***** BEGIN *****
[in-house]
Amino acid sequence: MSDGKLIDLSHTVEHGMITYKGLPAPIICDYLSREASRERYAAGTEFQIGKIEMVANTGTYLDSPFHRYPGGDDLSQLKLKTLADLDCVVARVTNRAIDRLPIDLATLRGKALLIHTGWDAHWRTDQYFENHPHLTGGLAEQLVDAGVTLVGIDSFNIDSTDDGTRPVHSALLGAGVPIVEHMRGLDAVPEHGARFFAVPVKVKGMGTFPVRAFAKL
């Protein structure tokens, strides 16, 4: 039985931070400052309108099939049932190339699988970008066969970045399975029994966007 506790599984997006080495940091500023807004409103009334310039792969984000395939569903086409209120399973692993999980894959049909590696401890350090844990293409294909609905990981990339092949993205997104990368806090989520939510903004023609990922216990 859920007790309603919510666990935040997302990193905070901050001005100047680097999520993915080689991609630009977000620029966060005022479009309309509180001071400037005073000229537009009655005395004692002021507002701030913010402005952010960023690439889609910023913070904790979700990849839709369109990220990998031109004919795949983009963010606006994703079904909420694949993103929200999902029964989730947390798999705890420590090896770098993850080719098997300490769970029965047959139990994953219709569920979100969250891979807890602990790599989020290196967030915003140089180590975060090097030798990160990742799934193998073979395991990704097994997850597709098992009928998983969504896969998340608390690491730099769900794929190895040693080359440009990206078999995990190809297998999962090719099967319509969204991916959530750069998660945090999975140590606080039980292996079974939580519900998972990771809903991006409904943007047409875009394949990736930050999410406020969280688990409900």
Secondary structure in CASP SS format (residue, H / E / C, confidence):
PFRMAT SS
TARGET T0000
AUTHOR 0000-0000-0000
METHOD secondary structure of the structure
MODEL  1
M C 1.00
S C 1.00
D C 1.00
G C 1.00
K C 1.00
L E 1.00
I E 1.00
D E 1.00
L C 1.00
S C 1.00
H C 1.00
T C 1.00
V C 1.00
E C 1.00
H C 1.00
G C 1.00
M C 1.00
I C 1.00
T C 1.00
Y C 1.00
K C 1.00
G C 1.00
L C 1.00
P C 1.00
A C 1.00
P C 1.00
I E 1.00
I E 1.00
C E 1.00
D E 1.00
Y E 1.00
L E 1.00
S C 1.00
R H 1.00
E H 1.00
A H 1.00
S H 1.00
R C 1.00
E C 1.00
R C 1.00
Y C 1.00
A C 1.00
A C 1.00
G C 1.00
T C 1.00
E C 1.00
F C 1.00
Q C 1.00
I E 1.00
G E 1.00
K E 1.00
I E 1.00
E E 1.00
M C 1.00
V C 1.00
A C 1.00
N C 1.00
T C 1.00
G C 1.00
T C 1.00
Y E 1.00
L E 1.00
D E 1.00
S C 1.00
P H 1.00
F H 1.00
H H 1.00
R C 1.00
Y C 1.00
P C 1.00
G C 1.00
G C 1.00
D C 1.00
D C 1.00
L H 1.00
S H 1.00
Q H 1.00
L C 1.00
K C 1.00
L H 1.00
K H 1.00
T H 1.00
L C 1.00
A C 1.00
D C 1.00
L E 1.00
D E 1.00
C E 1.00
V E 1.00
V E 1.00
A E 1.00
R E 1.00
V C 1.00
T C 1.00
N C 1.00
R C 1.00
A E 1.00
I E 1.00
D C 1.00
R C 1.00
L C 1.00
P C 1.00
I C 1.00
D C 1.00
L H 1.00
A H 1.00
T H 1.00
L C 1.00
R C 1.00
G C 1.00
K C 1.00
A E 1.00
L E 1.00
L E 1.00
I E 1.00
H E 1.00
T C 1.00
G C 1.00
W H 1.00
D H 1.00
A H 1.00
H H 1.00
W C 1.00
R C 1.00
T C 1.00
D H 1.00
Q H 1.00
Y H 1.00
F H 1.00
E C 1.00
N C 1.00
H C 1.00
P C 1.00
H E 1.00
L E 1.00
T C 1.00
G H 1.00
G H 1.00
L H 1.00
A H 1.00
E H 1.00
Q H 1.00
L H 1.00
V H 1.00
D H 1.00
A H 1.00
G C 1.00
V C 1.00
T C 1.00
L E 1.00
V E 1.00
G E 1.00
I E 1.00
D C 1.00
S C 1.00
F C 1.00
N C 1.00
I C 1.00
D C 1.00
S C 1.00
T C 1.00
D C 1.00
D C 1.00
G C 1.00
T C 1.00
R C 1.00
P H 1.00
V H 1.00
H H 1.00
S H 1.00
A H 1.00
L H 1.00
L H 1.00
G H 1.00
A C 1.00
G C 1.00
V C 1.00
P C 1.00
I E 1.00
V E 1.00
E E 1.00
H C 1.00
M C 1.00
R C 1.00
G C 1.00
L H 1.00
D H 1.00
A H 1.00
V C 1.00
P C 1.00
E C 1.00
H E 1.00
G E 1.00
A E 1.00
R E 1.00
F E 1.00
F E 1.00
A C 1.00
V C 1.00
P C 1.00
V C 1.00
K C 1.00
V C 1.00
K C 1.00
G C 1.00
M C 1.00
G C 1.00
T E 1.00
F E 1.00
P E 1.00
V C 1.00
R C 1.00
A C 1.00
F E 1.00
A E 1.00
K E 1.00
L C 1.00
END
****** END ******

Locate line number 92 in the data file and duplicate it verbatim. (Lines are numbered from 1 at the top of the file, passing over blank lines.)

L C 1.00